Hampton Court Palace continues to be a major attraction for visitors but why not time your visit to coincide with the BBC Good Food Feast show?
Held over the 3 days of August Bank Holiday weekend and set next to the Thames with gardens fronting the river from East Molesey right along to Kingston, this is a fabulous day out.
You not only get entrance to the Palace but can also take a stroll around the fabulous gardens sampling gourmet foods and sipping everything from champagne, to Pimms and lemonade, to artisan gins and coffee. There is also a range of street food and handmade treats such as Scotch Eggs, gluten and sugar free cakes.
Additional car parking is made available on these days, just in front of Bushy Park. Just a short level walk to the Palace entrance (£5 all day), so there is plenty of space to park and you can choose what time to arrive without worrying about queues or parking.
To make the most of your day you need to allow an hour or two to have a look around the Palace. I suggest you do this first when your energy is high because then you can relax outside around lunchtime and enjoy the food festival.
Hampton Court Palace itself is well known as the home where King Henry VIII resided (every Englishman’s home is his castle!). It includes ceremonial rooms as well as a look around the King’s own private rooms. Private doesn’t mean they too aren’t palatial in size and one can imagine a staff being required to serve him all day.
The Palace is full of history but one particular thing of interest to those interested in food will be the fascinating Elizabethan kitchens. Here you can see its huge fireplace, splits and fire dogs used to prepare the food for banquets; the scale is really impressive. In the Georgian extension to the Palace you can see more about how the downstairs staff catered for upstairs royalty and guests with a look at the bakery and coffee roasting room.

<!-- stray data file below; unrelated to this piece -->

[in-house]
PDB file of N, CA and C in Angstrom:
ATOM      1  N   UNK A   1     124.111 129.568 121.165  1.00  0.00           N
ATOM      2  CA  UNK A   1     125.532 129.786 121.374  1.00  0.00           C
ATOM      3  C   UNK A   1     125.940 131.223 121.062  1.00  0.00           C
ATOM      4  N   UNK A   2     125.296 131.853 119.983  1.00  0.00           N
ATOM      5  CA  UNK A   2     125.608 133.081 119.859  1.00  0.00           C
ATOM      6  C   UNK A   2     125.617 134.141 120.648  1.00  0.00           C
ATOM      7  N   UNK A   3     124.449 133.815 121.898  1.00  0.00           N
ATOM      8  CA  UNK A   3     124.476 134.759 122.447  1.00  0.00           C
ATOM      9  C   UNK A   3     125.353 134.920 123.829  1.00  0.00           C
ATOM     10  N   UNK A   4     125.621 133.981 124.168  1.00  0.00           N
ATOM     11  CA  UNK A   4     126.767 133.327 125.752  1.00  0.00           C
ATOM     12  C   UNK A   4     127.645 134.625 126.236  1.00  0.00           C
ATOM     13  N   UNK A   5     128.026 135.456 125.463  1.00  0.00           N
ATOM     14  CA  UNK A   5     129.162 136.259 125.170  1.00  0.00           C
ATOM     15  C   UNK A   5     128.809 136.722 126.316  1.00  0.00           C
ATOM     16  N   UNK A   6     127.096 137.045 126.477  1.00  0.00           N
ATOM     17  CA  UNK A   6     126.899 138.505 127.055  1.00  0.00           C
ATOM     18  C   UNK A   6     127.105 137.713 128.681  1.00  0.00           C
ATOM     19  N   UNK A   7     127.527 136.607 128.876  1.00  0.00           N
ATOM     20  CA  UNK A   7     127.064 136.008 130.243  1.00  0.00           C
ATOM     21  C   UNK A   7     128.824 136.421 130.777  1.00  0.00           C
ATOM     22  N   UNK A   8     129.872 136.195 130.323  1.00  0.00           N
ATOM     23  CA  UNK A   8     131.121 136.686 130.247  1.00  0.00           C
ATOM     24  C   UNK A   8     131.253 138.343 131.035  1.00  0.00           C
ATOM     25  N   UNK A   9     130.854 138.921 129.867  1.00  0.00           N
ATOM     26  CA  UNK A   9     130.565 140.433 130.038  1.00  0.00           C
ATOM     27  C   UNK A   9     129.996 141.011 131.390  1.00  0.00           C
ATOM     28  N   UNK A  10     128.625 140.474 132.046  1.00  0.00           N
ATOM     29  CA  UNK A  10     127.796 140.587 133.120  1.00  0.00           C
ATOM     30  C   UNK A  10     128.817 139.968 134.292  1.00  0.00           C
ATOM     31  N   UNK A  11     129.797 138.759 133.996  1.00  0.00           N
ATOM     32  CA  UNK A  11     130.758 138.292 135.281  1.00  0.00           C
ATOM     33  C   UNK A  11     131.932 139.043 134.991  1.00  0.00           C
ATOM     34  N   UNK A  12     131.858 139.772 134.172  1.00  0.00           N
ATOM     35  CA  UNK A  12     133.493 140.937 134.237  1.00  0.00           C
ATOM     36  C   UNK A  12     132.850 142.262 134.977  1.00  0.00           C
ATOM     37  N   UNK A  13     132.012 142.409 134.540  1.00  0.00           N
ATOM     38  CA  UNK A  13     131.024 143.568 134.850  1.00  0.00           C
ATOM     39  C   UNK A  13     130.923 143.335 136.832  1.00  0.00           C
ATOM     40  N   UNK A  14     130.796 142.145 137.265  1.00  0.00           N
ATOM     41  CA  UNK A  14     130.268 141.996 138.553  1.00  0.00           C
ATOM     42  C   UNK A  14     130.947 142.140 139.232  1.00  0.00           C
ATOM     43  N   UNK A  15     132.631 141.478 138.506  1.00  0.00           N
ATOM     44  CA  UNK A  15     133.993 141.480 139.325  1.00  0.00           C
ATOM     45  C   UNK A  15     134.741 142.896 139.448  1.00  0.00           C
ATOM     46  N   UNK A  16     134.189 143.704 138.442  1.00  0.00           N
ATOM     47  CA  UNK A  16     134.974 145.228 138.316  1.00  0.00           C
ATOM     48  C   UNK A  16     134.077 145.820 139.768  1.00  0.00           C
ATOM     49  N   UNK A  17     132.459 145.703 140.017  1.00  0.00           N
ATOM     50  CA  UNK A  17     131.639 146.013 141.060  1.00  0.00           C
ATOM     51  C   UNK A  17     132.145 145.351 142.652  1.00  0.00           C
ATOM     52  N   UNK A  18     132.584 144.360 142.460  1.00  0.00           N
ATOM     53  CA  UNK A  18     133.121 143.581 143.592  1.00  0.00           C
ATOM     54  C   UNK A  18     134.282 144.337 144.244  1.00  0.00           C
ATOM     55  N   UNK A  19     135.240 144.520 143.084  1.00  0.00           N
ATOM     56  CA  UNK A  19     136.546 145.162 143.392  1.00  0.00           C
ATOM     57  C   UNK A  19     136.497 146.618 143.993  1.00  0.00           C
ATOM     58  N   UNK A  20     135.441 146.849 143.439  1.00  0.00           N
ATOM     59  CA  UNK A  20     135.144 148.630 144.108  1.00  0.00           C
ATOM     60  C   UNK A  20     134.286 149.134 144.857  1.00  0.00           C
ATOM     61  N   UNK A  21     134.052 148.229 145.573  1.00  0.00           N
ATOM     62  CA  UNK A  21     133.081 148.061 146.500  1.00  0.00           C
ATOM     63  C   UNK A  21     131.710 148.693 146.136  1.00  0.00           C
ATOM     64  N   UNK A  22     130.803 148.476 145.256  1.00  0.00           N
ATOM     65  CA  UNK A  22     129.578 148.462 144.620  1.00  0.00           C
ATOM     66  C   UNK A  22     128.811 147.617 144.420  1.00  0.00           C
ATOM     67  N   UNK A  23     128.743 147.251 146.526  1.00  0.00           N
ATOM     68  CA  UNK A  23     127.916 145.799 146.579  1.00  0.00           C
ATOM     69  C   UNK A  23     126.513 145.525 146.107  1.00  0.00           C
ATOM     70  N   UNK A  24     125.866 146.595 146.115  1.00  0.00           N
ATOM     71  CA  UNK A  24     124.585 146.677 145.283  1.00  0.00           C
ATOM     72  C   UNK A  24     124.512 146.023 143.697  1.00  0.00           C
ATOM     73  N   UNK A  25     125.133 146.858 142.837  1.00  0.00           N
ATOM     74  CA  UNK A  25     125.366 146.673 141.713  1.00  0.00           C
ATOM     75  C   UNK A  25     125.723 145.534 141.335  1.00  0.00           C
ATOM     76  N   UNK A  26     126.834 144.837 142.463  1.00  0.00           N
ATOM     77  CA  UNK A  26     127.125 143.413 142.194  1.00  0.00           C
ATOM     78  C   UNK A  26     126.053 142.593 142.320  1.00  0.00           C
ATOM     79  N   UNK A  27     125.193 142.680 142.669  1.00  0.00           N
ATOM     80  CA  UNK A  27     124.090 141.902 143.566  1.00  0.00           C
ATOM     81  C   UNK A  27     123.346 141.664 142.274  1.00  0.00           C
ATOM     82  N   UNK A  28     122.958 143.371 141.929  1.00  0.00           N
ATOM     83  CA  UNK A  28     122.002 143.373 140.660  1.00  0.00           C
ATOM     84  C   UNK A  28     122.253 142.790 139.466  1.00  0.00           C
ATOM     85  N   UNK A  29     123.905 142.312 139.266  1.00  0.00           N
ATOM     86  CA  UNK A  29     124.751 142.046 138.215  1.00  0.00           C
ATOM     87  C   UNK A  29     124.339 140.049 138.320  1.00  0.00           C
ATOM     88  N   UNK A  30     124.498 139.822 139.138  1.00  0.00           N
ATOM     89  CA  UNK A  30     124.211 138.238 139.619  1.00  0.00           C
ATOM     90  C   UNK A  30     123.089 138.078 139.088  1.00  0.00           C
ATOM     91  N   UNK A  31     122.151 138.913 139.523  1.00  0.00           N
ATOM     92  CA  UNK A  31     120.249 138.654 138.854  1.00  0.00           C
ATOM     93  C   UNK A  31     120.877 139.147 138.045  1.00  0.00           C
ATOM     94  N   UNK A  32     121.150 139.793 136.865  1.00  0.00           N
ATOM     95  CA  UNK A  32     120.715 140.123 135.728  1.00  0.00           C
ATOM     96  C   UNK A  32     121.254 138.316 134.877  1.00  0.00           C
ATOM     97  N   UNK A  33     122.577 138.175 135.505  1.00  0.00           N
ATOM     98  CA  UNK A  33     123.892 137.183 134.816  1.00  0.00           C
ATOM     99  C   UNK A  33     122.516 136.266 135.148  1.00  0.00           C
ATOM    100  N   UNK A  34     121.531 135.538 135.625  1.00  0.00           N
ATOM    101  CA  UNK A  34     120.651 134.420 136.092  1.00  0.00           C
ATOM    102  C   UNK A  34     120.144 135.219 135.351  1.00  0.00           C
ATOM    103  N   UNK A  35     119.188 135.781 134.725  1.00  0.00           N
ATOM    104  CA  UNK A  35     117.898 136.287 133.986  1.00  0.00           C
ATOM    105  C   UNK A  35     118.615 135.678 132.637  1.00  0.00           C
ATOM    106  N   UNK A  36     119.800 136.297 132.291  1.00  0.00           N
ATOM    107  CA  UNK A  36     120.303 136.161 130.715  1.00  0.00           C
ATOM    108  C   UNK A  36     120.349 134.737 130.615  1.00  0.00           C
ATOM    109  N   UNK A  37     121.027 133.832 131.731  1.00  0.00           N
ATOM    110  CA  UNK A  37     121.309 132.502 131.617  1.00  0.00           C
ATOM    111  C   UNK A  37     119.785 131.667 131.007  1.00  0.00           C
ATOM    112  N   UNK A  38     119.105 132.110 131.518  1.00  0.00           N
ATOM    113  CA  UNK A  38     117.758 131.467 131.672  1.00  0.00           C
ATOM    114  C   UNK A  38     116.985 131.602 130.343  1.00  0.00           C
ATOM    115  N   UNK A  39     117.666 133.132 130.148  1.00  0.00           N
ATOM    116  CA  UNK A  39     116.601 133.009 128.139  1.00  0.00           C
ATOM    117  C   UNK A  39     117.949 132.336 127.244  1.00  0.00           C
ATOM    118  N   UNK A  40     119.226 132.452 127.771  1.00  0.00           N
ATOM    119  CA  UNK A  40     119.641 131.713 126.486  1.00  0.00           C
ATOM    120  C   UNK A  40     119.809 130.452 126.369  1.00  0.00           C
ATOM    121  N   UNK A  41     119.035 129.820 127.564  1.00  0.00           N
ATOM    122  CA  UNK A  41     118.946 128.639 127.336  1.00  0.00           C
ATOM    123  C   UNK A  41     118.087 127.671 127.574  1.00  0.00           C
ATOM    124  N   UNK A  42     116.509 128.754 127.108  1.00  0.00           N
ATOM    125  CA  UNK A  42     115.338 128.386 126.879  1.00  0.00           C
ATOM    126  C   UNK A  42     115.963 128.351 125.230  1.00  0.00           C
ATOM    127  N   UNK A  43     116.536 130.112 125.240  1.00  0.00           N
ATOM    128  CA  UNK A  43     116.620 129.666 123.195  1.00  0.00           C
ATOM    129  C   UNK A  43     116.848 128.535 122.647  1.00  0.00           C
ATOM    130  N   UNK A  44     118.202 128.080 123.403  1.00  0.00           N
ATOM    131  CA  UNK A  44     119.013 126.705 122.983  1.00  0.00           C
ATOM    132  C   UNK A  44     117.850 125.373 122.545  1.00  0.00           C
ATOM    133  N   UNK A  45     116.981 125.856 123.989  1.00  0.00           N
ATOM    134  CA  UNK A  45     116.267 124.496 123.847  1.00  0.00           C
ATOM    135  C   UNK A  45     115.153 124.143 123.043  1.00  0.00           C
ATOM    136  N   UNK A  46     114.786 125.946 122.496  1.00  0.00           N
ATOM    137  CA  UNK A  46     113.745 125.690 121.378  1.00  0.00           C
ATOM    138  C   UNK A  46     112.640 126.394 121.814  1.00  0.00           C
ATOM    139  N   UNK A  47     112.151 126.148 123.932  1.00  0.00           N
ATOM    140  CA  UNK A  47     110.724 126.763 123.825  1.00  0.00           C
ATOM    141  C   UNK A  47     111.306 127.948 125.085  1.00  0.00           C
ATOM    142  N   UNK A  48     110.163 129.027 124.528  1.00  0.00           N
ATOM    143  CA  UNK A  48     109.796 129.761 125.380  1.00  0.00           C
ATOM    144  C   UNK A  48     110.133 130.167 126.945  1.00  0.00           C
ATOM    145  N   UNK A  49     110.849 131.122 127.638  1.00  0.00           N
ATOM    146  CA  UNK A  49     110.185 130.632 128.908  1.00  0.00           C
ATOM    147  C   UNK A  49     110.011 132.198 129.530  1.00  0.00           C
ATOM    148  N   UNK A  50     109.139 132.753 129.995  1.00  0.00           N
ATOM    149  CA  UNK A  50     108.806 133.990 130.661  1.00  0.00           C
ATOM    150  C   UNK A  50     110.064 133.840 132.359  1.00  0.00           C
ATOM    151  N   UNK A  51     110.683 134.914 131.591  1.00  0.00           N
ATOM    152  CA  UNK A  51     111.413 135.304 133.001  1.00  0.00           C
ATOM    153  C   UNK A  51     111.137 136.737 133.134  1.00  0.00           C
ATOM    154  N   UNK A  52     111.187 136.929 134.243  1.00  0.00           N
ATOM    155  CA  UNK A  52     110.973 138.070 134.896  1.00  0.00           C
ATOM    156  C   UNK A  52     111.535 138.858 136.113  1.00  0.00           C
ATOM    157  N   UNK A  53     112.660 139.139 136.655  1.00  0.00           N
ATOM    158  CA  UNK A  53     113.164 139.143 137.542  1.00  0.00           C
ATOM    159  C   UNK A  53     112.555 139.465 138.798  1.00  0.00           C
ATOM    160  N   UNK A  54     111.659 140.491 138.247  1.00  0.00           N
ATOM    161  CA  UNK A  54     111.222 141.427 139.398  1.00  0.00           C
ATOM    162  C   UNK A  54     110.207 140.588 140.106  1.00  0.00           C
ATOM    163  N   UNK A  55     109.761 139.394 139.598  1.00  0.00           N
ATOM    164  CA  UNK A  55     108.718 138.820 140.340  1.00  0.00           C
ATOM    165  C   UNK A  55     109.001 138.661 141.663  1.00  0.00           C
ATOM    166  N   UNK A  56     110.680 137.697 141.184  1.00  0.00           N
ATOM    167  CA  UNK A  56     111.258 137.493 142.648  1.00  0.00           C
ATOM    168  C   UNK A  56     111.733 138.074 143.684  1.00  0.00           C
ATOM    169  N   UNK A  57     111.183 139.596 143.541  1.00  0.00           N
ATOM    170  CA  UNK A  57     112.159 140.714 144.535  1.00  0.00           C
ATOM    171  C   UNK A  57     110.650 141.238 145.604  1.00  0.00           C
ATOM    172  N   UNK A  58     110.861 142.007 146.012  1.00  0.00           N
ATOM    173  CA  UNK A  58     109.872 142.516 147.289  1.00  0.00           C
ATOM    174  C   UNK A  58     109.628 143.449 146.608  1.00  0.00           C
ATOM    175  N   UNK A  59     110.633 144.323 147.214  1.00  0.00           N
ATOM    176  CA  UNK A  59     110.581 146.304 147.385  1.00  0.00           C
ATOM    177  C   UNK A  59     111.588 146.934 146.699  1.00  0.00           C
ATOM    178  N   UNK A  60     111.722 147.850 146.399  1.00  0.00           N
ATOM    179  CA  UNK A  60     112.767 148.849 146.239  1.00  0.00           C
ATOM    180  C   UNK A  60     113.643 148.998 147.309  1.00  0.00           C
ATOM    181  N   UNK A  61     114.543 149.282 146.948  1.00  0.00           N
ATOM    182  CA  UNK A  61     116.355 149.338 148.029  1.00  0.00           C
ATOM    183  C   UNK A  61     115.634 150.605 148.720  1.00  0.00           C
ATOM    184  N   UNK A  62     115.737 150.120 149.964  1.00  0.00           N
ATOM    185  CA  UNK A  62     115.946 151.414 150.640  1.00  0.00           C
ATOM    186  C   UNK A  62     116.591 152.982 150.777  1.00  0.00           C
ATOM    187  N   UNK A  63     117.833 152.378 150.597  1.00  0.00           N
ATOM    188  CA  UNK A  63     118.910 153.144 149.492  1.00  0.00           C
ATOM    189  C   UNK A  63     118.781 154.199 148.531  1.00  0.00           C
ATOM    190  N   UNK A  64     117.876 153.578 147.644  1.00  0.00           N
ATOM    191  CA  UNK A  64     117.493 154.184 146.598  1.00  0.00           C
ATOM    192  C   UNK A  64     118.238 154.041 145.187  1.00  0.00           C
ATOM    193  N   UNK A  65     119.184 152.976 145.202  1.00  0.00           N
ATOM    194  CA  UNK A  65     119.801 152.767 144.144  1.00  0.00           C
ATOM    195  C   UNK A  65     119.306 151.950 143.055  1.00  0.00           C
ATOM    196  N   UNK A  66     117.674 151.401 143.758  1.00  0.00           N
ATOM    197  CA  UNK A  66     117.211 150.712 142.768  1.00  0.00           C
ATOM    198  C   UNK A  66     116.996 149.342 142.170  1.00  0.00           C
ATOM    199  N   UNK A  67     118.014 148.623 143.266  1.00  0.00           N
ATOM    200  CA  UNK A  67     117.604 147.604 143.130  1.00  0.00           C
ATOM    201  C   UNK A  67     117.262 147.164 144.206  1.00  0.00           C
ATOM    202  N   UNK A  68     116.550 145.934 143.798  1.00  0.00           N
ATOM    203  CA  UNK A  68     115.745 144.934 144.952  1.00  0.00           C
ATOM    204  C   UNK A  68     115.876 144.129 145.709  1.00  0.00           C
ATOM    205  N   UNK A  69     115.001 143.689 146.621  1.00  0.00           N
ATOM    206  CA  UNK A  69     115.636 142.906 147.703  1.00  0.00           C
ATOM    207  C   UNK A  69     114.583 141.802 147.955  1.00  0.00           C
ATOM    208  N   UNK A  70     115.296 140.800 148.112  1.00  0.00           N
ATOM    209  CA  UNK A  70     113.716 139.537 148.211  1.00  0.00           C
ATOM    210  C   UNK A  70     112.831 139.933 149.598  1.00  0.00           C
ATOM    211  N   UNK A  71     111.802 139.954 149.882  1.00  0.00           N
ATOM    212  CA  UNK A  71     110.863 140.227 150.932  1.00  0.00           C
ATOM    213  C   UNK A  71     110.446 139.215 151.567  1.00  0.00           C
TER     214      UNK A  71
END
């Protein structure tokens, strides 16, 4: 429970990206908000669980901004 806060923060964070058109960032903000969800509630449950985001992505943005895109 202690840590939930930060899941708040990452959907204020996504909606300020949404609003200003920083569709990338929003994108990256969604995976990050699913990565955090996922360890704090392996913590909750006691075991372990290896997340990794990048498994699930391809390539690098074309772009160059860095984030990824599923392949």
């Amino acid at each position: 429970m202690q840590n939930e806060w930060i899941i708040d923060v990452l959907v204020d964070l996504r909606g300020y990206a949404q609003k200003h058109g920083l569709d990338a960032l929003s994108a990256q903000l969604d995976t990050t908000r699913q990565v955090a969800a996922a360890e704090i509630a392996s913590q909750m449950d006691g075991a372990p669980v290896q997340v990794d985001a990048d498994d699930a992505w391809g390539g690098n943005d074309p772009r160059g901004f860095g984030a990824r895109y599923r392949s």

The food festival itself is a part of the BBC Good Food events held throughout the summer and is laid out right behind the Palace in the formal gardens. The gardens themselves are magnificent, with vistas over the river and down the ornamental lake. There are numerous places to sit in the sun, although on the weekend I attended it was 28 degrees and most people were seeking shade which is also available. It really is a delightful garden.
Arranged in an arc around the ornamental paths, the identical mini marquees are home to all manner of treats; this is an extremely civilised event. With plenty of space, lovely paths and lawns the whole experience feels very relaxed. Most people take a look around the whole Feast event upon arrival, deciding where they would like to buy their lunch and having a nibble or nip of something tasty as they go.
There is plenty to do too, with cooking demonstrations, book signings by the most famous of celebrity chefs (I saw Antonio Carluccio, Michel Roux), cooking and flower arranging classes as well as an obstacle course for children. Children and families are more than happy to visit, with one particular attraction seeming to be the wall of chocolate fudge and another the fresh lemonade stall.
As you walk away in the evening sun back to your car you’ll have had a really good day out. This is a special event, unlike most other food festivals. Feast like a king!